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Post-Taylor Trial Reactions: The pendulum continues to swing

June 1, 2012 - Monrovia, Liberia

It was as if Mother Nature herself  was heralding in her own verdict during the sentencing of former Liberian President Charles Taylor. On a day forecast for light showers, the sky above Monrovia turned ugly and grey. A heavy downpour of rain flooded the city just as sentencing of Mr. Taylor was about to begin.  

Meanwhile back on the ground in Liberia’s capital city, Monrovia, the climate held a particular tension of its own. Gathered around the Sierra Leonean Embassy and scattered throughout the city was a somewhat unusual security sight. The United Nations Military in Liberia (UNMIL) had stationed armored personnel careers throughout the city. Their ubiquitous presence suggested the forces were ready, if not expecting, to contain any and all perceived threats, should they erupt post-sentencing.

Just over a month ago, on April 26th, the Taylor verdict was first announced and alongside came a ripple of reactions from across Liberia. No sooner had Taylor been deemed guilty on all 11 counts of war crimes and crimes against humanity that the guessing games began.  “How long would he get?” many wondered. The answers were as dispersed as the various opponents and proponents positioned along the spectrum. On the one side are Taylor’s most fierce proponents, his family and diehard loyalists, who hoped the sentence would fall between 10 to 15 years. On the other side, where most political pundits rest, there was belief that anywhere between 30 to 35 years would be more appropriate. And then there were the requisite “on the fencers”, an undecided lot who forecast a more moderate 20 to 25 year sentence. It also depended on which part of Liberia one asked. Clearly, in Taylor’s former wartime base of Gbarnga, Bong Country, in the north-centre of Liberia, many people are upset with the verdict and sentencing. There’s also a pronounced resentment against current President Ellen Johnson-Sirleaf, as she is the one who turned Taylor over to the Special Court in the first place.  In short, the spectrum of reactions largely depended on both to whom and where the questions were posed.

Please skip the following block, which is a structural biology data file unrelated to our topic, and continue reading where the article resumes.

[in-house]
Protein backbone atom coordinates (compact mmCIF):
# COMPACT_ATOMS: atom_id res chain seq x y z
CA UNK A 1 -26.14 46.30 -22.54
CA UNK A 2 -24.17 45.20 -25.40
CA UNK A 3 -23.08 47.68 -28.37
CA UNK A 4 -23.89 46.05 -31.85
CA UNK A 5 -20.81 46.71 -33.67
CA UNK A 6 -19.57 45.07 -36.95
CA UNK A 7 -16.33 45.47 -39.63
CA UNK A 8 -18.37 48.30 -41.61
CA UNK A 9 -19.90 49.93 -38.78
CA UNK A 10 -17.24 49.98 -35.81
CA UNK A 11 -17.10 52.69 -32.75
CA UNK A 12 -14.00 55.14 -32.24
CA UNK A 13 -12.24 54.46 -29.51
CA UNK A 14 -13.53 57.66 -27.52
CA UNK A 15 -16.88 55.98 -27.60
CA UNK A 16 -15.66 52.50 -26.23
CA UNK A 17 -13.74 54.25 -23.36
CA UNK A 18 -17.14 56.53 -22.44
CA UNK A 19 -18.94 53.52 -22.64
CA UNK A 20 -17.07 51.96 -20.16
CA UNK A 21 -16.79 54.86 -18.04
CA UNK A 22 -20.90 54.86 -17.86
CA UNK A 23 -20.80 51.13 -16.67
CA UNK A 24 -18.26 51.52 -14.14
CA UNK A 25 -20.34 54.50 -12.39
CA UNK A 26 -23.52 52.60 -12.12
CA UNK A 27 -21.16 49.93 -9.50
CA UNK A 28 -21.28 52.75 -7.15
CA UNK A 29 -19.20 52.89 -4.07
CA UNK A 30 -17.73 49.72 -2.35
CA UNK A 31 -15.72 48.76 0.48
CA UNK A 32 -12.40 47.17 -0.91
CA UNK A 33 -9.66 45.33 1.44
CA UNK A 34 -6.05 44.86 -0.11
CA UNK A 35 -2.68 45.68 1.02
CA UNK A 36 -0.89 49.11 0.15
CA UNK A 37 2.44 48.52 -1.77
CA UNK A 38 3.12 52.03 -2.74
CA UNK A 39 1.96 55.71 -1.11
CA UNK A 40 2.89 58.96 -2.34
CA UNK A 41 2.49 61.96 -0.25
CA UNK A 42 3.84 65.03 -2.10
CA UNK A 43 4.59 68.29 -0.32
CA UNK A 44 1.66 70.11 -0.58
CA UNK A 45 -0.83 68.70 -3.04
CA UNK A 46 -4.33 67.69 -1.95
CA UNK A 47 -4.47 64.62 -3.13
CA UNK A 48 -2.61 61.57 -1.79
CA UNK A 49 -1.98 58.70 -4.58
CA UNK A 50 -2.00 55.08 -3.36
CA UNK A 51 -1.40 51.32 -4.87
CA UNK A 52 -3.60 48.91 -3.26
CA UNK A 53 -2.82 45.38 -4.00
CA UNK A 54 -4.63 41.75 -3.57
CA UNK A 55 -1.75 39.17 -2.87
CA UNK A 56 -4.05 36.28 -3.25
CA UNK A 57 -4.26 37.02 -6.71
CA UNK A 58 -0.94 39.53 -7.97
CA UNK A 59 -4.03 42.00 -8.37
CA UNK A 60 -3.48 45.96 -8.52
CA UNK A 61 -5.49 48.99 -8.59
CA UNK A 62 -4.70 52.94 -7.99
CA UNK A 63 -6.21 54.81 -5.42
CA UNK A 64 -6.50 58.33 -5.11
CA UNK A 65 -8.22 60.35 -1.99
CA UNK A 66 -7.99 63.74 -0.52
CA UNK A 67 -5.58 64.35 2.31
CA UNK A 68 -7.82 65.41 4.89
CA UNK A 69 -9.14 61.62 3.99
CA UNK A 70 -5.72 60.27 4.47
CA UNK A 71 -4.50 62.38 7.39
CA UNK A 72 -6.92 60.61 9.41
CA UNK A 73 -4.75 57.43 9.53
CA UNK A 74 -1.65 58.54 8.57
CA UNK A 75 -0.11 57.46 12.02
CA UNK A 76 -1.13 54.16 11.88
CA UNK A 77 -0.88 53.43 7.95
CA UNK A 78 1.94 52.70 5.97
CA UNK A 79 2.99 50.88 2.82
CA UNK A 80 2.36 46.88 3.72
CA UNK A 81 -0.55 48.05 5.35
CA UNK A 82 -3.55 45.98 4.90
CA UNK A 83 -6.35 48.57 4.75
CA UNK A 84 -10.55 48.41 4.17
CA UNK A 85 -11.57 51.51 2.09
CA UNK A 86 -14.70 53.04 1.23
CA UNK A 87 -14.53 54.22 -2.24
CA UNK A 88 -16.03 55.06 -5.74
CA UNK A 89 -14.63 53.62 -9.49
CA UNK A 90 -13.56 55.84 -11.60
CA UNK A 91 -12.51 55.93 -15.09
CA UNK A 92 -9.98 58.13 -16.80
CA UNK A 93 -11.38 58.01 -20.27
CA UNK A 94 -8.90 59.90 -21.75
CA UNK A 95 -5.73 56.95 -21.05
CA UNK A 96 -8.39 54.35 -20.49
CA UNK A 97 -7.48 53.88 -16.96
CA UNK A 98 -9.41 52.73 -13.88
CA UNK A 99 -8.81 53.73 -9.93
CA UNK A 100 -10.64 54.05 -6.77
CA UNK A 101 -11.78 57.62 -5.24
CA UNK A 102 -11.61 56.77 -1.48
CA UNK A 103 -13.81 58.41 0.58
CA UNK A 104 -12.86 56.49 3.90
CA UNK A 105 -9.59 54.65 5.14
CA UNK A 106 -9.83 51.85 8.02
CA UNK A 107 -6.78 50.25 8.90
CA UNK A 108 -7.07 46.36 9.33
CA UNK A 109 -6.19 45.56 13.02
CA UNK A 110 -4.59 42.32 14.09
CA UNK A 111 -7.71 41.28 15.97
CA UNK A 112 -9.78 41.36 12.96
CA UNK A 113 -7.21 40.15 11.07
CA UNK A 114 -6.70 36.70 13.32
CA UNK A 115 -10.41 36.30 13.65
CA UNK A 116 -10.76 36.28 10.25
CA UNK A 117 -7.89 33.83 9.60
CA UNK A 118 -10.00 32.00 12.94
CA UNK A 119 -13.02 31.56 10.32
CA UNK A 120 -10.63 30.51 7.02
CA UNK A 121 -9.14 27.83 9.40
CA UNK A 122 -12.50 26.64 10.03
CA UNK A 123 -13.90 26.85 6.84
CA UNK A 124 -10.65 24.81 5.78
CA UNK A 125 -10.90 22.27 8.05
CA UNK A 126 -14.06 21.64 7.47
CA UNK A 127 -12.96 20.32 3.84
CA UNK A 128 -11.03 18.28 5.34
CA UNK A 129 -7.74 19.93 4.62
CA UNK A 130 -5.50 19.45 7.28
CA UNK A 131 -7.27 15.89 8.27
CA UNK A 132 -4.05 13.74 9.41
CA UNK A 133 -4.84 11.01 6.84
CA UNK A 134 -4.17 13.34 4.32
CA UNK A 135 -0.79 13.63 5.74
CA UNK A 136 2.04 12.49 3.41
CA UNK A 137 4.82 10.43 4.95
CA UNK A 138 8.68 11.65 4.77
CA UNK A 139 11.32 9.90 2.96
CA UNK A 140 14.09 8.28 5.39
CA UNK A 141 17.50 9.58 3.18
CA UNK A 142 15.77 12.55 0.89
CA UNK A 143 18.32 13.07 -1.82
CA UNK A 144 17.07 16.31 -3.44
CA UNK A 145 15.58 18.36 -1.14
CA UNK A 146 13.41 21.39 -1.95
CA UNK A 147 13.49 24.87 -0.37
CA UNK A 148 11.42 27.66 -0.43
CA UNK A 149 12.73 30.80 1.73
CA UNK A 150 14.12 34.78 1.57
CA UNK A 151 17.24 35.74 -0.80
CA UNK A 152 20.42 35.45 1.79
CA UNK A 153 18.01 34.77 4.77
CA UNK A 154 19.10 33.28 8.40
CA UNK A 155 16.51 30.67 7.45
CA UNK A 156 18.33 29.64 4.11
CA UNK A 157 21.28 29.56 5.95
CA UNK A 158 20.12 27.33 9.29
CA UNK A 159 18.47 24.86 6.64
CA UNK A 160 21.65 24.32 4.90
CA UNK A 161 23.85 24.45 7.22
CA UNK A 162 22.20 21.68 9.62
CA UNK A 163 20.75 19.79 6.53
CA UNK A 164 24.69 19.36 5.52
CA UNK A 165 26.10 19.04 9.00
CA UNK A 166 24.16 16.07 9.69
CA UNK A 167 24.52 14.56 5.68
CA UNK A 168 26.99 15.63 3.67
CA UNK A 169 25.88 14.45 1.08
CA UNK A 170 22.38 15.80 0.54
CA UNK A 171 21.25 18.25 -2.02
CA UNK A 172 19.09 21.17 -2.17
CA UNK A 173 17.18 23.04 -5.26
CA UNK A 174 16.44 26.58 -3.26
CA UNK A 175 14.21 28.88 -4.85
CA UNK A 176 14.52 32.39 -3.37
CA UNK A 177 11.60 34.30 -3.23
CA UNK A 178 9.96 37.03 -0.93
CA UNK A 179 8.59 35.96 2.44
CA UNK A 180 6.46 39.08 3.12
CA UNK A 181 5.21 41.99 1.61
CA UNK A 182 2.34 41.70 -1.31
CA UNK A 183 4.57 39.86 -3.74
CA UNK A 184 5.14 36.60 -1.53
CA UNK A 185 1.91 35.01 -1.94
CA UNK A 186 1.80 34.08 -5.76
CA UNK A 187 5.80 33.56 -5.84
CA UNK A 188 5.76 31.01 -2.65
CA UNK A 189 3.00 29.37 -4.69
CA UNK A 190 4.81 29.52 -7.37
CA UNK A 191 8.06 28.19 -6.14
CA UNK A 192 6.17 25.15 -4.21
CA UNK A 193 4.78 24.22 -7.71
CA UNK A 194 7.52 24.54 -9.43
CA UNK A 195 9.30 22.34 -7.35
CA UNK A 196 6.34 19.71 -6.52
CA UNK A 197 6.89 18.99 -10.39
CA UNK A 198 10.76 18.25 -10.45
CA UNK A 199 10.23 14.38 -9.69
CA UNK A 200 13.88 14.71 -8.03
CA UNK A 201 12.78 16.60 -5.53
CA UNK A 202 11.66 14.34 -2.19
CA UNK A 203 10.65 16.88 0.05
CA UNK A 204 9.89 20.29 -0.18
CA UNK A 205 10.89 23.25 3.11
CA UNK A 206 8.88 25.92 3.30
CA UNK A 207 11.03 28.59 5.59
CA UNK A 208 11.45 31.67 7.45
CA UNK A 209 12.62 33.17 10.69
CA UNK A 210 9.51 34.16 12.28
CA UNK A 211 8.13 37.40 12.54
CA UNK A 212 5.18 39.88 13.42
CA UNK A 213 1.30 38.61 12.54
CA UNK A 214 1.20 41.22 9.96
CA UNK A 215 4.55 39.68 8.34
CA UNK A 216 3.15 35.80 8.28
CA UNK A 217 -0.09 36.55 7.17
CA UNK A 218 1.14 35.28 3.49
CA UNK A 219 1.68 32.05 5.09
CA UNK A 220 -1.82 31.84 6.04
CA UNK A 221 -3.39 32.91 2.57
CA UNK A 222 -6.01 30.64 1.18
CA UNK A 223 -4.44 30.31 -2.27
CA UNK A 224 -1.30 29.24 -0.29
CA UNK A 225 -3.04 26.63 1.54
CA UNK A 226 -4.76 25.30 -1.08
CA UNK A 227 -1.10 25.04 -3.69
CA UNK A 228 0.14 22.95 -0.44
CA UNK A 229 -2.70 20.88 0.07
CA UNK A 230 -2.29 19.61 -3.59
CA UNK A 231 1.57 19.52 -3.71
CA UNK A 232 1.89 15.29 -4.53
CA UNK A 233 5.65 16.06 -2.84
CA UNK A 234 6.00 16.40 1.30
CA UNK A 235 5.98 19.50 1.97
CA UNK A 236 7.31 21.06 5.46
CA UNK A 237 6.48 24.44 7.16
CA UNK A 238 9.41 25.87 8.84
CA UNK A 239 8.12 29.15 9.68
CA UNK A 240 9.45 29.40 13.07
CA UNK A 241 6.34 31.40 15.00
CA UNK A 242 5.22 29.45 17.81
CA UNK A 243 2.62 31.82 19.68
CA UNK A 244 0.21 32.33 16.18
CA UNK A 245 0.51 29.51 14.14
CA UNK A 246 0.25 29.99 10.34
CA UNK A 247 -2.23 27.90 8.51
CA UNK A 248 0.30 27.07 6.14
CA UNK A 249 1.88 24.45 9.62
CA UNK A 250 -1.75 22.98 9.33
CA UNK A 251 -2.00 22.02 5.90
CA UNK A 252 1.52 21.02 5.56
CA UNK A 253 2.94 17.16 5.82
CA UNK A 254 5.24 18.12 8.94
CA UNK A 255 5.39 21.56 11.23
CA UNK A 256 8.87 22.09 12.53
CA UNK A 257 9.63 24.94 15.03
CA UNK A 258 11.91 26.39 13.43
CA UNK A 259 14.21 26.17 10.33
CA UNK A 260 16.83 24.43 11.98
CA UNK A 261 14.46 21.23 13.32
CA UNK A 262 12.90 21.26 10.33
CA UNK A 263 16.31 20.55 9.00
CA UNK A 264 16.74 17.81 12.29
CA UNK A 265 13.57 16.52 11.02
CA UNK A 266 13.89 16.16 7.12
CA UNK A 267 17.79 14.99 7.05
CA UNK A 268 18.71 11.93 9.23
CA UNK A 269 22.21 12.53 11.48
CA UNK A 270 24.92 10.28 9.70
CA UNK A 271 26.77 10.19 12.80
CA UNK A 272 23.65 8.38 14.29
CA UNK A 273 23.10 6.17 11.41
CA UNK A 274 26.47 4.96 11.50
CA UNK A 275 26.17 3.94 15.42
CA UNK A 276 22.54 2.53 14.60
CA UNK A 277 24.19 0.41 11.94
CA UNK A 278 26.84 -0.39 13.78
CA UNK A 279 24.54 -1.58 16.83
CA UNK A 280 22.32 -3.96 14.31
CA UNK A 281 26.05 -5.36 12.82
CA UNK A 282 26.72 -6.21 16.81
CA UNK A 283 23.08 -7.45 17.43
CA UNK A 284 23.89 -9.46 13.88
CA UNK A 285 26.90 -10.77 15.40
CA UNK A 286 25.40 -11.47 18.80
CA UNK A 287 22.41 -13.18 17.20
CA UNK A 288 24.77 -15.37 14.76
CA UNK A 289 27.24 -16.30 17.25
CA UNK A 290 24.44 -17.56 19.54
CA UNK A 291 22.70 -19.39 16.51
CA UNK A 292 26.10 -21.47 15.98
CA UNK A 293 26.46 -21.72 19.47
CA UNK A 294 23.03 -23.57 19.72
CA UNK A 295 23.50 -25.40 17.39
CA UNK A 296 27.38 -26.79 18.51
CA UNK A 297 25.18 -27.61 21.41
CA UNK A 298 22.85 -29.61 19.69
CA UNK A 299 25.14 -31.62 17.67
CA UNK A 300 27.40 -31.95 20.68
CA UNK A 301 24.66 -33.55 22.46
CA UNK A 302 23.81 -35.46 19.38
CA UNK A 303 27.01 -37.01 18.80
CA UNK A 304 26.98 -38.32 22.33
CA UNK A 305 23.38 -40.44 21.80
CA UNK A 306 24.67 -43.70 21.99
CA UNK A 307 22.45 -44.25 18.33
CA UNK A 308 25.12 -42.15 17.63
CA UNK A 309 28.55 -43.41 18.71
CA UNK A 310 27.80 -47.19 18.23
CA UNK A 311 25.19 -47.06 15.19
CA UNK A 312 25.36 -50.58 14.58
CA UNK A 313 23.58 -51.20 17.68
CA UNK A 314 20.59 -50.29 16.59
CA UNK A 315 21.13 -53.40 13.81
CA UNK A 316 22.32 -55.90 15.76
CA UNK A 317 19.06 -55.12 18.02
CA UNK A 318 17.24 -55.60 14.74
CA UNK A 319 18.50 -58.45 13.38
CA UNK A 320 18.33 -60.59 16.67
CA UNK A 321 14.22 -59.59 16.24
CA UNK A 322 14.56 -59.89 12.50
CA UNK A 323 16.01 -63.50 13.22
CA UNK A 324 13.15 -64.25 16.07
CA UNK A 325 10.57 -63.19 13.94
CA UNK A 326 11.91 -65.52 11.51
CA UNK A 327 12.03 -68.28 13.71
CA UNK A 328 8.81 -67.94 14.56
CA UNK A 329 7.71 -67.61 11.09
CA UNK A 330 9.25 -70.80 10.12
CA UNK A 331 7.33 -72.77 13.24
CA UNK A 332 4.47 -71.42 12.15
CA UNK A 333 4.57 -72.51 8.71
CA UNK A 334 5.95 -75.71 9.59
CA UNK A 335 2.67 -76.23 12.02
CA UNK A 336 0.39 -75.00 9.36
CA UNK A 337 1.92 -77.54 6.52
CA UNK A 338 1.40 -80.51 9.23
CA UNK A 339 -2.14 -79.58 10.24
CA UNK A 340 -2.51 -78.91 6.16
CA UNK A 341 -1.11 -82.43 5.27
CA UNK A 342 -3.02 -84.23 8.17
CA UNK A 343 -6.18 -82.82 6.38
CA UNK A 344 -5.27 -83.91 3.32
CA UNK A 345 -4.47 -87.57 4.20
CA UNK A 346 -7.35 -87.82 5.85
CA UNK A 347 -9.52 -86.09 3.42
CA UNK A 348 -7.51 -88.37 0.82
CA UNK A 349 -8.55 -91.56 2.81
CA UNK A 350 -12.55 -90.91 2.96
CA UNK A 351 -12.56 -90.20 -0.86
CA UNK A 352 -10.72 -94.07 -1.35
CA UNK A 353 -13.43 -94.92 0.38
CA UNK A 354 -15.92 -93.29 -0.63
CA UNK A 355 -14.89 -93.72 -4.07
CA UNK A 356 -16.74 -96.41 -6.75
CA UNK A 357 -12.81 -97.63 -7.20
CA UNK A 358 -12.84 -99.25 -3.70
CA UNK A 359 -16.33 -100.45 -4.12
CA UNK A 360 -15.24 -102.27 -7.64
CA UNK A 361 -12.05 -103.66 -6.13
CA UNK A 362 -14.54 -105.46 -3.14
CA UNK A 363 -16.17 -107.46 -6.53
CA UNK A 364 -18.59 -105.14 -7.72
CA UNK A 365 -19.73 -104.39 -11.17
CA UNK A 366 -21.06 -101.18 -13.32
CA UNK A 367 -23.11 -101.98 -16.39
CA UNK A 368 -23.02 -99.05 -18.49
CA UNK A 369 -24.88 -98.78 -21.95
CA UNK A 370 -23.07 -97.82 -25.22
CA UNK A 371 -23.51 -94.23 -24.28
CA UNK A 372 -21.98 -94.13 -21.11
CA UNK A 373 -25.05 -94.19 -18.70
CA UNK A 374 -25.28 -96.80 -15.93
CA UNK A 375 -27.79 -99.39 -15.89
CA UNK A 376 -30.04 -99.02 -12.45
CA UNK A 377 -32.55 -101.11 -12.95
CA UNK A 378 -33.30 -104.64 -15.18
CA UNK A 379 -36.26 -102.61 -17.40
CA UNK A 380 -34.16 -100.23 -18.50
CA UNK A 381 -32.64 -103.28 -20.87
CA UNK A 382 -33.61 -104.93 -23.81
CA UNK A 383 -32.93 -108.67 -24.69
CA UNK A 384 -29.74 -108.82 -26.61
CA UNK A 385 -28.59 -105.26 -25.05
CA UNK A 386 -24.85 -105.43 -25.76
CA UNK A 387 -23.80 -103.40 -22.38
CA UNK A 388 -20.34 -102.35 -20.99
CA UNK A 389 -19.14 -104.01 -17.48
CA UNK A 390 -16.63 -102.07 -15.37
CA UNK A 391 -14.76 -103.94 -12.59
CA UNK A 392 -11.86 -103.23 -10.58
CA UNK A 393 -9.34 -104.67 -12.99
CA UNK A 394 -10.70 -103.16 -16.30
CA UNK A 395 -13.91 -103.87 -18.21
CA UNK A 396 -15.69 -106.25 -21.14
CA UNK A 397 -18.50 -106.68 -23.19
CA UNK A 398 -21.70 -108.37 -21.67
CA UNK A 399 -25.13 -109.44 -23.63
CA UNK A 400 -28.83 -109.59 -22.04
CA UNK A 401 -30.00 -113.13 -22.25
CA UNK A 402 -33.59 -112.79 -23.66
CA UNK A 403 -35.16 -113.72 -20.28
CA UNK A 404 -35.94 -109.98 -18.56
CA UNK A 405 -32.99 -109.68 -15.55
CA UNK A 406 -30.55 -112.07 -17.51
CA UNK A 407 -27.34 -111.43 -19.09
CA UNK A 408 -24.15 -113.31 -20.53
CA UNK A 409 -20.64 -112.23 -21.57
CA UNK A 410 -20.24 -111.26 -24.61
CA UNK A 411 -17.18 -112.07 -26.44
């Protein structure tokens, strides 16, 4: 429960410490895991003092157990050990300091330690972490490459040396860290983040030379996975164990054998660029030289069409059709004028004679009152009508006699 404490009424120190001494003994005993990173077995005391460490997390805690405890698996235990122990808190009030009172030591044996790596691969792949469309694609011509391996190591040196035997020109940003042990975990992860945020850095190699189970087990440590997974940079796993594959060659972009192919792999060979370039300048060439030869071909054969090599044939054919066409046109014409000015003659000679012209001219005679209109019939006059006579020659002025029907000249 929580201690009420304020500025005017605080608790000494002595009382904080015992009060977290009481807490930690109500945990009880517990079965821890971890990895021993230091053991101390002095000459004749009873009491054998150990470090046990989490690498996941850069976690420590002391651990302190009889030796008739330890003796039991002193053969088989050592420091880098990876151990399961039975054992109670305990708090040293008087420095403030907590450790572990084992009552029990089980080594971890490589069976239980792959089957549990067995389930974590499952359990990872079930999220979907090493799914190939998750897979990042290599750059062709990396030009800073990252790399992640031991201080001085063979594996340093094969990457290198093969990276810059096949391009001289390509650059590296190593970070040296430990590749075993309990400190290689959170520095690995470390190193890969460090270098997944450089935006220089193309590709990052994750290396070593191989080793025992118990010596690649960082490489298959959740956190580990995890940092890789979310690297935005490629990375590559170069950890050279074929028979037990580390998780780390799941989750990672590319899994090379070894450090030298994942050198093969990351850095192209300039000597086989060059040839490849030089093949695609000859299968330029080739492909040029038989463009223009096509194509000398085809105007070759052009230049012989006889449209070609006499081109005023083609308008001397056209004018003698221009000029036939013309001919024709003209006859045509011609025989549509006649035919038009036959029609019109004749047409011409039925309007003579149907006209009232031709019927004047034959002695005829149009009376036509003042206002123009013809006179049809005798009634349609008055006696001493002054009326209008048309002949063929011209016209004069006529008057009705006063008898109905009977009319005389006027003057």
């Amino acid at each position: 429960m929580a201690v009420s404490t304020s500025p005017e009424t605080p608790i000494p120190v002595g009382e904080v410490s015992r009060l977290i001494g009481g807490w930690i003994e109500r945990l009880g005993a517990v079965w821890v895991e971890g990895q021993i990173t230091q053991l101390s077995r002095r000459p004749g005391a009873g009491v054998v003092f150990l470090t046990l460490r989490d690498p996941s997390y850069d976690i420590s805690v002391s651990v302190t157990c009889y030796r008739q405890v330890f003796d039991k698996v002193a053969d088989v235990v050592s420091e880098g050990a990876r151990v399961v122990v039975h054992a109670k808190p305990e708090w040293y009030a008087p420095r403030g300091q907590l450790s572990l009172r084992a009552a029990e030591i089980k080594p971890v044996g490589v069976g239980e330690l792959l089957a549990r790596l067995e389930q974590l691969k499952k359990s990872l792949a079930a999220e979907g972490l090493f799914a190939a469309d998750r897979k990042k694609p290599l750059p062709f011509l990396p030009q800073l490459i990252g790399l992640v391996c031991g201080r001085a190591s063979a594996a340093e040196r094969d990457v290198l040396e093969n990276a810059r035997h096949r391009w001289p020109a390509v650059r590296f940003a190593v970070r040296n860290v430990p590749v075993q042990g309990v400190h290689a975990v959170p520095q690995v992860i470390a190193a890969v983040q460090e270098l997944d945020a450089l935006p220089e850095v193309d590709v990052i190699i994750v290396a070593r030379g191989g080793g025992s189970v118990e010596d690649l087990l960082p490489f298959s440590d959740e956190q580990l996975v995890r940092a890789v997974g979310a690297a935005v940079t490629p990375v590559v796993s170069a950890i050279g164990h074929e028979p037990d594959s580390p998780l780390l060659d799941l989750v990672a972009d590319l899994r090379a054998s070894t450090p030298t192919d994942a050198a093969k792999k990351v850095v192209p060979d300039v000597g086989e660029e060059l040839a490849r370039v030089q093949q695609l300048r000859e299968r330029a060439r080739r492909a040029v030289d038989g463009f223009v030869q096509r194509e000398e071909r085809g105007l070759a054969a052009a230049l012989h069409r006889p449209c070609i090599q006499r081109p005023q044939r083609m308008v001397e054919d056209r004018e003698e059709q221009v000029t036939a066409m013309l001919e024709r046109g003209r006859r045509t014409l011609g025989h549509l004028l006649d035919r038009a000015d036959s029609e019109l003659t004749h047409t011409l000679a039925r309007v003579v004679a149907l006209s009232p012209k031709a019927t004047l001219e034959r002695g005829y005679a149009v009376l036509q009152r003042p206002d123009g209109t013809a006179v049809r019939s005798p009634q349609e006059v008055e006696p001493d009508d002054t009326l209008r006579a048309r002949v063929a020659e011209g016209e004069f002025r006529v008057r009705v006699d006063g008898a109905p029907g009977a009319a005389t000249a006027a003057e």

Interestingly, in the lead-up to the sentencing, two pithy phrases became everyday parlance in Liberia; words to succinctly express where one stood on the whole Taylor trial process. The first, “It will hold”, meant that the International Criminal Court (ICC) verdict would carry weight; that Taylor was undoubtedly going to serve a lengthy prison term and would no longer pose any viable  security threat to the West African region. By this token, if and when Taylor would be set free, he would be too old, broken and long-since removed from the region to be a considered a threat. “It will hold” therefore signified an optimistic hope that a rigid form of justice would prevail.